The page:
- Page 1Cryo Nano Water-Cooled SFF Gaming PC
- Page 2 Cryo Nano
- Page 3 Cryo Nano
- Page 4 Cryo Nano
- Page 5 Feature Table
- Page 6 Performance Results
Other custom Cryo touches include the company’s logo in a blue-backlit clear Perspex plate at the front. Though initially it looks attractive, on closer inspection you may notice that the cardboard logo is poorly cut out and the Perspex edges are quite sharp. Again we would recommend that you ask for it to be left off your build.
There’s also a custom 90mm Xilence side fan for extra cooling, which is very neatly fitted. We wish Cryo had gone for a blue one rather than the red fan used here, though. Unfortunately the fan is still one of the more audible parts of the PC, but hooking it up to one of the motherboard’s fan headers (rather than directly to the PSU as done here) should at least ensure it’s not constantly running at its maximum. Even better news is that disconnecting it entirely still results in a fairly cool system.
In order to accommodate full-size components in its relatively small PC-V351 case, Lian Li has made a few unusual placement choices. Power and reset buttons are located at the front of the machine as usual, but the optical drive and connections have been relocated to the right side. The power button is backlit in an attractive blue, and cleverly the reset button doubles as the hard drive activity light, though it’s backlit in jarring red. The side connectivity is a bit sparse: a FireWire port, two USB ports and the usual headphone plus microphone jacks are all you get.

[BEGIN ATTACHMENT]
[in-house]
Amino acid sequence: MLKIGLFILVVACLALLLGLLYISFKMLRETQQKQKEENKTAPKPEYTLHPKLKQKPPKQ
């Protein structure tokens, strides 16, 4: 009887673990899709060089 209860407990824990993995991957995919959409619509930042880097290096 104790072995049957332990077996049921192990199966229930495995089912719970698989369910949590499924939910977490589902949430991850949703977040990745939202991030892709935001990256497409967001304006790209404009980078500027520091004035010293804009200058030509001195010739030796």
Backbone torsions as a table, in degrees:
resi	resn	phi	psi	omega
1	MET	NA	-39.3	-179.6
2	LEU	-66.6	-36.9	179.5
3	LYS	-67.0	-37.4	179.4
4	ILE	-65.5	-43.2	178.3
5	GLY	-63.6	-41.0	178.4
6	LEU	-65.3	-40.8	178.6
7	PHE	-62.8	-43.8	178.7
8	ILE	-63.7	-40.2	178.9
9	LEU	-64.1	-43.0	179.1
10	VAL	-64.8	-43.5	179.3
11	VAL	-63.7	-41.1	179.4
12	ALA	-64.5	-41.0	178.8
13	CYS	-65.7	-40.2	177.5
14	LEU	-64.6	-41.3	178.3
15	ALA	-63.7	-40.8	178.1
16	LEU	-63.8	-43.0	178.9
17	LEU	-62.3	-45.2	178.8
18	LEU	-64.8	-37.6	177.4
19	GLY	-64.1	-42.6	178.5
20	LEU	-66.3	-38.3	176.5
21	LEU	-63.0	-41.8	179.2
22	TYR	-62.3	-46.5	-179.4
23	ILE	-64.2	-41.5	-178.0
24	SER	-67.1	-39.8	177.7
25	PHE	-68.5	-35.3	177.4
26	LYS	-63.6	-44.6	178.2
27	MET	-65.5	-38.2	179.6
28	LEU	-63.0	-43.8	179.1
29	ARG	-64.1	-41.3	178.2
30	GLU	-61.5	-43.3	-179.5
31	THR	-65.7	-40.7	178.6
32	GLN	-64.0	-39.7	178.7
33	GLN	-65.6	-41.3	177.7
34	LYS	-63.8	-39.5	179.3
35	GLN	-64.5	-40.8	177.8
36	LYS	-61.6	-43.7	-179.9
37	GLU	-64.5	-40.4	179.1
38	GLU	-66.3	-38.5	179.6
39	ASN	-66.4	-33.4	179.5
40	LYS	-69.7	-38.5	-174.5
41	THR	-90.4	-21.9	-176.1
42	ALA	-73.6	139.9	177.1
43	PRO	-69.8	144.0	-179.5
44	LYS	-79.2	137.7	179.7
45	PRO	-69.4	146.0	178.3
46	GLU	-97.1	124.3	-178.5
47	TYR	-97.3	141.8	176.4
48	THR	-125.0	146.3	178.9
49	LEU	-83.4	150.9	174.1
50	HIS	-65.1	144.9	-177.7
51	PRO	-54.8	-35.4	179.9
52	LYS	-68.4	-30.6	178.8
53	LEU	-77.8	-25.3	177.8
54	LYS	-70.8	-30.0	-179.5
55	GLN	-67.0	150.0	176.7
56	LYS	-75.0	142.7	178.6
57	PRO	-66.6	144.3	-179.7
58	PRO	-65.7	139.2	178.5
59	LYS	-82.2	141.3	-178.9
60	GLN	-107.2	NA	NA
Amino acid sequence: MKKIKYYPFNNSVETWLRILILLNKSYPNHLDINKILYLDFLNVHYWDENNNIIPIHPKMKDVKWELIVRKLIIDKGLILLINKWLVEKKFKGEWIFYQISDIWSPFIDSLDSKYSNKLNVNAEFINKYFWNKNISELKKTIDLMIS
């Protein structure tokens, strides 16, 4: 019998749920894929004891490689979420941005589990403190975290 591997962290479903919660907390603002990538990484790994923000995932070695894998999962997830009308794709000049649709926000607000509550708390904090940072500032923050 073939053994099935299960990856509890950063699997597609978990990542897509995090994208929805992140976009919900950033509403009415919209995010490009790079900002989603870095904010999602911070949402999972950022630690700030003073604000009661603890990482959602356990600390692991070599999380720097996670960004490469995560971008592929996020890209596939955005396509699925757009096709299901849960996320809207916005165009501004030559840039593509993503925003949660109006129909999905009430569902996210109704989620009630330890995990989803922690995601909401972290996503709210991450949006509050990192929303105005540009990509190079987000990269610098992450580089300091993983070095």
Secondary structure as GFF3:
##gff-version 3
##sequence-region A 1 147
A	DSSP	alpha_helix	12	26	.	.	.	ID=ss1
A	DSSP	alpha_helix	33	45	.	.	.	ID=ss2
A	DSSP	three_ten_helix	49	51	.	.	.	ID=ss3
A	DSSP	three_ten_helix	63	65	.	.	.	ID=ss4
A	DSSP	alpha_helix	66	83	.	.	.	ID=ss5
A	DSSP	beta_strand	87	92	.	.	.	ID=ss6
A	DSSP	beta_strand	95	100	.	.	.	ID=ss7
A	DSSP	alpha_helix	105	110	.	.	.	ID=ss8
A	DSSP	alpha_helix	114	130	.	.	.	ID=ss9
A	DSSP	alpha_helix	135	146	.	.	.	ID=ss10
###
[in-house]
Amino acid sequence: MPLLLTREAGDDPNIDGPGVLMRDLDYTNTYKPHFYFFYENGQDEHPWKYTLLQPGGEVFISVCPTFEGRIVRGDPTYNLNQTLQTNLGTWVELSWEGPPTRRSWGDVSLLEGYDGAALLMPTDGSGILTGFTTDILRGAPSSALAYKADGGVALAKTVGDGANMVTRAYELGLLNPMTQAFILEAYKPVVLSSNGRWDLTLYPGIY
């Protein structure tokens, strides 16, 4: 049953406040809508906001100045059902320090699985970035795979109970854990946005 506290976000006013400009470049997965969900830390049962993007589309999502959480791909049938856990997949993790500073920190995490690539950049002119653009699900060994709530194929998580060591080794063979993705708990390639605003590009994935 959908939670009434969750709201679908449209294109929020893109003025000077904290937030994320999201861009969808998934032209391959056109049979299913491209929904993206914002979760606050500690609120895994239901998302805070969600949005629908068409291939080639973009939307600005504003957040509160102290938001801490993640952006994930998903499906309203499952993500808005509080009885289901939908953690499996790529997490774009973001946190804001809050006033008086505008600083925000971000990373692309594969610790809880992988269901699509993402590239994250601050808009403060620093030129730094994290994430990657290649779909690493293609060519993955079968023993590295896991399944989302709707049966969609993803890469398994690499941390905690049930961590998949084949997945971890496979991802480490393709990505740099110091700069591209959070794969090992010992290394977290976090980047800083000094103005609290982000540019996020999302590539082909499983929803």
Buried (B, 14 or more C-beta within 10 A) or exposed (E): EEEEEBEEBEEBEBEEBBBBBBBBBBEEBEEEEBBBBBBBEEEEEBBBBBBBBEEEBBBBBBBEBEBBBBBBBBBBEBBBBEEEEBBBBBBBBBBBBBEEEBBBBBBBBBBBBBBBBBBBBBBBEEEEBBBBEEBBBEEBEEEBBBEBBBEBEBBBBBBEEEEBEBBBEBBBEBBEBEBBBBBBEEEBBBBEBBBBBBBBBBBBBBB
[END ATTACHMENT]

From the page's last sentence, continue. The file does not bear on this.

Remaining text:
Thankfully the Nano more than makes up for this by being based on one of the most feature-rich micro-ATX motherboards around: an Asus Republic of Gamers (ROG) Maximus III Gene, of which we should incidentally be doing a review soon. Around the back then you get eight USB 2.0 ports (a ninth USB connector is for Asus’ ROG connect feature, which allows you to use a second computer/laptop for overclocking). One each of PS2, FireWire and eSATA are joined by a Gigabit Ethernet socket, while audio is taken care of by an integrated X-Fi SupremeFX sound-chip that provides digital optical and six analogue outputs.
As you might have noticed the only significant absentee here is USB 3.0. We’re hoping Asus will add this connection to its highest-end micro-ATX board soon, though in the meantime there are free PCIe slots so you can install a USB 3.0 expansion card (or Cryo will install one for you on request).